Further to the Phase 1 temporary facilitative measures (TFMs) introduced by the Insurance Authority (IA) on 21 February 2020, the IA has announced the second phase of TFMs in view of the development of the COVID-19 pandemic, in order to reduce the risk of infection from in person meetings during the sales process for insurance policies.  The second phase broadens the types of insurance products that can be distributed through non-face-to-face methods, and extends the duration of the existing Phase 1 measures (due to expire on 31 March 2020).

Recap of Phase 1 TFMs

The first phase of the TFMs permits insurers and intermediaries to sell Qualifying Deferred Annuity Policy (QDAP) and Voluntary Health Insurance Scheme (VHIS) products which are eligible for tax deduction in the 2019-2020 assessment year, without being obligated to conduct a Financial Needs Analysis (FNA), subject to certain conditions being met (which are equally applicable to the second phase TFMs). In order for the tax deduction to be claimed, the relevant policies must have been issued on or before 31 March 2020.

Phase 2 TFMs

The second phase TFMs cover additional products including: (i) term insurance policies; and (ii) refundable insurance policies without a substantial savings component, or renewable insurance policies without cash value, that provide insurance protection (e.g. hospital cash, medical, critical illness, personal accident, disability or long-term care cover), as well as the QDAPs and VHISs covered by Phase 1.

The following implementation principles apply to the Phase 2 TFMs (in addition to the Phase 1 TFMs) to ensure authorized insurers and licensed insurance intermediaries achieve fair treatment of customers:

  • All non-face-to-face distribution methods (e.g. digital, tele-marketing, postal, videoconference or any combination of those methods) for the distribution of products covered in the Phase 1 and 2 TFMs are allowed.
  • Before a customer makes a purchase decision, the intermediary must provide upfront disclosures[1] (unless waived in the Guideline on Financial Needs Analysis) relating to the nature, features and risks of the insurance products concerned in lieu of an FNA. If the intermediary is aware of any issue or concern about the customer’s ability to afford the product, the intermediary should not continue the sales process.
  • The same principle of upfront disclosure can be adopted for the relevant supervisory requirements under the respective guidelines[2] for the sale of long term insurance policies. Any supervisory requirements that are not hindered by non-face-to-face distribution should continue to be complied with by insurers and intermediaries[3].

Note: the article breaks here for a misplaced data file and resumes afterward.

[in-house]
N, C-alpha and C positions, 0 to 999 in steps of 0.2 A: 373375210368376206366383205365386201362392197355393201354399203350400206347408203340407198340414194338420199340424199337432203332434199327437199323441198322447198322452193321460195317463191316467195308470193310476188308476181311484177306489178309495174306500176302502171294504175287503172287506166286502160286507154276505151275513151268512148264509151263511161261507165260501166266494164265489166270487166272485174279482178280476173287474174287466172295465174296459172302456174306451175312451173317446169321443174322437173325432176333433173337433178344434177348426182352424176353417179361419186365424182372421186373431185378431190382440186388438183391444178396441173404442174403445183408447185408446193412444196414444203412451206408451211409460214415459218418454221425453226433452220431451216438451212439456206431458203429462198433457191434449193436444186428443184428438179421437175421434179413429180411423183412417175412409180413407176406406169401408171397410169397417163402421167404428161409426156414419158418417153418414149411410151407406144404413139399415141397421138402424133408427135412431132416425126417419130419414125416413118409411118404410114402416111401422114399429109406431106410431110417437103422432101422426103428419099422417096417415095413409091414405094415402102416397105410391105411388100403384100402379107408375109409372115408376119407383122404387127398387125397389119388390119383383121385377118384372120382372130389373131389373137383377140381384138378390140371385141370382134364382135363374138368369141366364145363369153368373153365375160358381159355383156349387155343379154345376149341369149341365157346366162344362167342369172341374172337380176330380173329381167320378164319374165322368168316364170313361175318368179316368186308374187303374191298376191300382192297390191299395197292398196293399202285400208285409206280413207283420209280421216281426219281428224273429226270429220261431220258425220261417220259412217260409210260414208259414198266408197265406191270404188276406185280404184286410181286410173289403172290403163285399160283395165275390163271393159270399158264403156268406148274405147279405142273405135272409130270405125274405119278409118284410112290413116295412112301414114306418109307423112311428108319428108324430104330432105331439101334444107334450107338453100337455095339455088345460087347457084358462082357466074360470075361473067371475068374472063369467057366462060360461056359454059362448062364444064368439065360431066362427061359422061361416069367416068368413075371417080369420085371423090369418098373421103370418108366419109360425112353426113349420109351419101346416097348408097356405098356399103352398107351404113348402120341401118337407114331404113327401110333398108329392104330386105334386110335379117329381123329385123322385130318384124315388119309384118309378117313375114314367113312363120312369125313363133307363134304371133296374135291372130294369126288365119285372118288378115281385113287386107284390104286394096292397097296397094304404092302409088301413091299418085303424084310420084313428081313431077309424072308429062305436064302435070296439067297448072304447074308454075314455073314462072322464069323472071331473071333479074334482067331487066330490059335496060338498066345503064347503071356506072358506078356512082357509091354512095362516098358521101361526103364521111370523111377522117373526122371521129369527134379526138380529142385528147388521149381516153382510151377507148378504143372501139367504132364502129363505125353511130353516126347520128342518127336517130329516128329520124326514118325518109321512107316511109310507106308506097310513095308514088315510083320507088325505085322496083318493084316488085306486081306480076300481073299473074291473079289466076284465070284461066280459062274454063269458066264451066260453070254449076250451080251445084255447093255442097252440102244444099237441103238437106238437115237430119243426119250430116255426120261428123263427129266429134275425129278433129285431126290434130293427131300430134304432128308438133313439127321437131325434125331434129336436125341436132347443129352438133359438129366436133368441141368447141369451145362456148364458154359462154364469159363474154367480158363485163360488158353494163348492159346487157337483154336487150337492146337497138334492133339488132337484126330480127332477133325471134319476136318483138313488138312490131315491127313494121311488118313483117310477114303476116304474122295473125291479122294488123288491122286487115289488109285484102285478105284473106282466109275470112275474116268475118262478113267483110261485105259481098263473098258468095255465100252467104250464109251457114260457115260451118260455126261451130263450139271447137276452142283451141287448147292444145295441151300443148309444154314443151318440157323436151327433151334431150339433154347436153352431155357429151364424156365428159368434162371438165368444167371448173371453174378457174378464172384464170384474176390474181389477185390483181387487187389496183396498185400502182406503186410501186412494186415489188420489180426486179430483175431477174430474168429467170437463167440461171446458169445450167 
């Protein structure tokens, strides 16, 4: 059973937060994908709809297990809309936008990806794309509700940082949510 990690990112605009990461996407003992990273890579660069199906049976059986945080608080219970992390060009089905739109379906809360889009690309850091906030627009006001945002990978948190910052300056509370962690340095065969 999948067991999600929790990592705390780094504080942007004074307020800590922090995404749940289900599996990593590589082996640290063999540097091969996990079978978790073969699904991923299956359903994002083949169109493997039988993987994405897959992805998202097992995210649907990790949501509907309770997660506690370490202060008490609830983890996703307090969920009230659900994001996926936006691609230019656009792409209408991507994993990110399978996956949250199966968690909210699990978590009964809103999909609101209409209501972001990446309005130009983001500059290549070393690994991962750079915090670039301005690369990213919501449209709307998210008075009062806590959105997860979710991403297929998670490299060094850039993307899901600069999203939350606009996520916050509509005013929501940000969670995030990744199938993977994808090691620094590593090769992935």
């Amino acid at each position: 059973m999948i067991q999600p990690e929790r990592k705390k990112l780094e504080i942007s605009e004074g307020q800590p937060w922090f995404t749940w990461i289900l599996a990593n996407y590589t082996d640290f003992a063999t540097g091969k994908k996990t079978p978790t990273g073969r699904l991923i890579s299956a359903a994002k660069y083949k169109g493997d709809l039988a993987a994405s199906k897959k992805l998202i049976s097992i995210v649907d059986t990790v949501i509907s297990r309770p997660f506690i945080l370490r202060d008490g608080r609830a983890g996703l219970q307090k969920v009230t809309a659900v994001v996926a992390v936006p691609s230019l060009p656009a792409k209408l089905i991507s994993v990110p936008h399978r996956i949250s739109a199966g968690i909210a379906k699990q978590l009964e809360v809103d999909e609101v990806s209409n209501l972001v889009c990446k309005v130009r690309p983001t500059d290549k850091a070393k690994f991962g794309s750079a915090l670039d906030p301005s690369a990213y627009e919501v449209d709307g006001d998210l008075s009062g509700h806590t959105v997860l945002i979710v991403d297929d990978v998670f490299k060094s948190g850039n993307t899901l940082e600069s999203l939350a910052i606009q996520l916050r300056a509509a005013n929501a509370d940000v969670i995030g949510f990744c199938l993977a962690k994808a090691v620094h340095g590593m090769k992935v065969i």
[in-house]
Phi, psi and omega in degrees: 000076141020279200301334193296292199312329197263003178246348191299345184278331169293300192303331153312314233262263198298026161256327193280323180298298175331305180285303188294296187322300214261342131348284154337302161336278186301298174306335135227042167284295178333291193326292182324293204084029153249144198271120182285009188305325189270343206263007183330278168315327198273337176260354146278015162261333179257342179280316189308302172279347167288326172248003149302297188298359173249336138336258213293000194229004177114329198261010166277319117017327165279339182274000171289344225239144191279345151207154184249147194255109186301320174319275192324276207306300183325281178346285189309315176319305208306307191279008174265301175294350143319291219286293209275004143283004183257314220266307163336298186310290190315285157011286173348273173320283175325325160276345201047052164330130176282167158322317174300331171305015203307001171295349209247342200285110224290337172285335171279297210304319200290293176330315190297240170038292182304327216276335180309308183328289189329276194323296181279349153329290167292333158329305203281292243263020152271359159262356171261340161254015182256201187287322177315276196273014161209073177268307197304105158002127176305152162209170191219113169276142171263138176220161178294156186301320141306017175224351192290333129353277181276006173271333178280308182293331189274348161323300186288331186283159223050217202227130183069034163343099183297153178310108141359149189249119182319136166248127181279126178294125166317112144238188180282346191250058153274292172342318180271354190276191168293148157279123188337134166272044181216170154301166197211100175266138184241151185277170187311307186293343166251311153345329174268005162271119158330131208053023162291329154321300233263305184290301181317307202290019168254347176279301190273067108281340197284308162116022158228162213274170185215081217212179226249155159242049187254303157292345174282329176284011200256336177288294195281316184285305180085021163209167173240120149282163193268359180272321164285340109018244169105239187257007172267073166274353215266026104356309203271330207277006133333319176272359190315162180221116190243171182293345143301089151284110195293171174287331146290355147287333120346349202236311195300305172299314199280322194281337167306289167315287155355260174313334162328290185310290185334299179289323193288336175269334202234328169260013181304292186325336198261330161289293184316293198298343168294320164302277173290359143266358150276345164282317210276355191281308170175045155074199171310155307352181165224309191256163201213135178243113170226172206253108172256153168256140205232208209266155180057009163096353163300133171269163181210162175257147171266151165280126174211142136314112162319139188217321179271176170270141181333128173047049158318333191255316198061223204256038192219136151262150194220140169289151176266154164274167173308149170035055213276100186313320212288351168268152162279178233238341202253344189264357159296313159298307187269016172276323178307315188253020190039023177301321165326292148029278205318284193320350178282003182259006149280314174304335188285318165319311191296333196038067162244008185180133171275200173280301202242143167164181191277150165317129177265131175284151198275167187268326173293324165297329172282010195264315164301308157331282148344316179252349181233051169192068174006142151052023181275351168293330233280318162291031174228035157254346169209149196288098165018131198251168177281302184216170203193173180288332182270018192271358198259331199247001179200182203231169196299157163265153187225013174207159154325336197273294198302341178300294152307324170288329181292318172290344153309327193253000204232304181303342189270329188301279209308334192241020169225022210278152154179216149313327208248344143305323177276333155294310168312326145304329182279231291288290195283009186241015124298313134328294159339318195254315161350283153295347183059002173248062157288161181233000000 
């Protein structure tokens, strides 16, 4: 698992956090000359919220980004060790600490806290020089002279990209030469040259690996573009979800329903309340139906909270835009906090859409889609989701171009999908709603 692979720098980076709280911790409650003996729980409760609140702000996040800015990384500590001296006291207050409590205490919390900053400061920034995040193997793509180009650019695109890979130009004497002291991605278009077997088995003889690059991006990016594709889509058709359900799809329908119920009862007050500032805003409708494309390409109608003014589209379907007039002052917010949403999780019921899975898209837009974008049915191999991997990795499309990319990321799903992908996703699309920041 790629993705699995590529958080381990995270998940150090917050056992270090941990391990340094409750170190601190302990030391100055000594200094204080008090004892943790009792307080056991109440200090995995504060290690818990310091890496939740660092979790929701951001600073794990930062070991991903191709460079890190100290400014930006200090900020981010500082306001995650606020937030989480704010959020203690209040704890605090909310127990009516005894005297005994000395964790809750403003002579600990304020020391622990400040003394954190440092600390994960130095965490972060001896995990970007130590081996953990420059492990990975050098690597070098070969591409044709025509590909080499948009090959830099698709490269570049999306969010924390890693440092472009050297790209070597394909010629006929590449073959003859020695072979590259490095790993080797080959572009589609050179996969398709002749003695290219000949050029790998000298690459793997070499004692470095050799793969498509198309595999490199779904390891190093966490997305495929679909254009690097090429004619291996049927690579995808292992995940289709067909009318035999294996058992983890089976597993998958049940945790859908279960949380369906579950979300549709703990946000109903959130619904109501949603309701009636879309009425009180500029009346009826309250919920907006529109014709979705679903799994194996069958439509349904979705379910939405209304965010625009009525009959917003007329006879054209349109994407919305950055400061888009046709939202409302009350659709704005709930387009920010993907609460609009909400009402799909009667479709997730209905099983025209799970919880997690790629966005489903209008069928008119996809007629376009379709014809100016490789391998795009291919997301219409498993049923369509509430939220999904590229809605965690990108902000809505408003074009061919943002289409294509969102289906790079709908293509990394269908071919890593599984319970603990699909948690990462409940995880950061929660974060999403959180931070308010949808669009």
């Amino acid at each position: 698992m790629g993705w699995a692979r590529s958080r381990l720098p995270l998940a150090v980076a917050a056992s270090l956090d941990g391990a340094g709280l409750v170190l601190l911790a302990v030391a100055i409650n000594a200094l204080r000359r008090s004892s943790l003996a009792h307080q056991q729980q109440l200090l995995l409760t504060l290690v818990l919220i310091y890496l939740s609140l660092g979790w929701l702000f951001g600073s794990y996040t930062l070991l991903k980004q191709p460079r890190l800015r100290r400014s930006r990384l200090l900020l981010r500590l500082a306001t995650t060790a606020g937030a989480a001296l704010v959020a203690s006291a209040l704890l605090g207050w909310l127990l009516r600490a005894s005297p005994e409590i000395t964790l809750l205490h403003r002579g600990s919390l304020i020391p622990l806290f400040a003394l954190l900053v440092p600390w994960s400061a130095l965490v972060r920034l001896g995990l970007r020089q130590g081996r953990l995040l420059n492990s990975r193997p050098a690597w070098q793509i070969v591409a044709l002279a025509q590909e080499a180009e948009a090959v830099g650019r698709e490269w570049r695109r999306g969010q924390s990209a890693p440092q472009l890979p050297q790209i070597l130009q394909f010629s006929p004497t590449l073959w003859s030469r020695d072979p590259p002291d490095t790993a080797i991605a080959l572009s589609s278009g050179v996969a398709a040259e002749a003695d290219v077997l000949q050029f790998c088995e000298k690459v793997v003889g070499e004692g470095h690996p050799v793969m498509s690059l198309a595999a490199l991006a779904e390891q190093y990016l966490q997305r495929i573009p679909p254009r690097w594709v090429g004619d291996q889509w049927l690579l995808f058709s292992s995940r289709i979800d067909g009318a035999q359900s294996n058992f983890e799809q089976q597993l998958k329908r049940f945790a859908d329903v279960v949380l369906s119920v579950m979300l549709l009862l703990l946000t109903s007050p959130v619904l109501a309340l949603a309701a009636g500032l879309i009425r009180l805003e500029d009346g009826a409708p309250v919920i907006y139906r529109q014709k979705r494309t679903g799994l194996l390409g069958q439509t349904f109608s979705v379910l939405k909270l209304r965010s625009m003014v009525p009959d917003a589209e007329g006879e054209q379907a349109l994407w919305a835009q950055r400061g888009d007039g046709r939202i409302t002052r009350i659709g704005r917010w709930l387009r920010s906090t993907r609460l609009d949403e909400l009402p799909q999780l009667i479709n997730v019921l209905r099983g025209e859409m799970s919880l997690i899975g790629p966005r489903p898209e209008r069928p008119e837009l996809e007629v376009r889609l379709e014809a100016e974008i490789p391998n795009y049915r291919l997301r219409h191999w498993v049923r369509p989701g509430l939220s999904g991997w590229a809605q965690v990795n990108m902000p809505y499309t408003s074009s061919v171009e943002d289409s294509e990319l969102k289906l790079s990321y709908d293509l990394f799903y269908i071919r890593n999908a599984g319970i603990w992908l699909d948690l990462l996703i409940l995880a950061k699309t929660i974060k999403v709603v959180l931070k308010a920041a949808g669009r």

• An extended cooling-off period should be applied to products that lasts for a minimum of 30 calendar days (for delivery of policy documents through the mail and for policy holders to seek professional advice if necessary).
  • Insurers and intermediaries should draw policyholders’ attention to the fact that specific supervisory requirements aimed to protect their interests have been varied under non-face-to-face distribution due to the current COVID-19 pandemic. Customers should be advised that they should seek professional advice as they deem fit.
  • To meet the signature requirement, insurers and intermediaries can implement appropriate measures in place of wet ink signature by customers, including electronic signature, onsite recording, personal identification number (“PIN”) verification, sign-and-return-mail and one-time-password.
  • Insurers and intermediaries must ensure that they have adequate policies and procedures relating to the TFMs in place, and are controlling and monitoring transactions taking place.
  • Staff training for adopting the TFMs should be provided by insurers and intermediaries as appropriate.

The Phase 2 TFMs have immediate effect and will last until 30 June 2020 (subject to any further variation by the IA).

A copy of the circular can be found here.

[1] The upfront disclosure should include, where applicable, objective(s); type and nature of the policy; target benefit period; payment period; level of premiums payable; prominent warning to the customer concerning affordability of the policy during the entire premium payment period; relevant information highlighting the liquidity risk associated with the product etc.

[2] The same principle can be adopted for the relevant supervisory requirements under the Guideline on Underwriting Long Term Insurance Business (other than Class C Business) (GL16), Guideline on Qualifying Deferred Annuity Policy (GL19), Guideline on Long Term Insurance Policy Replacement (GL27), Guideline on Benefit Illustrations for Long Term Insurance Policies (GL28), and Guideline on Financial Needs Analysis (GL30).

[3] This includes proper disclosure of product features, risk and benefit illustration at the point-of-sale, post-sale confirmation calls for vulnerable customers under GL16 etc.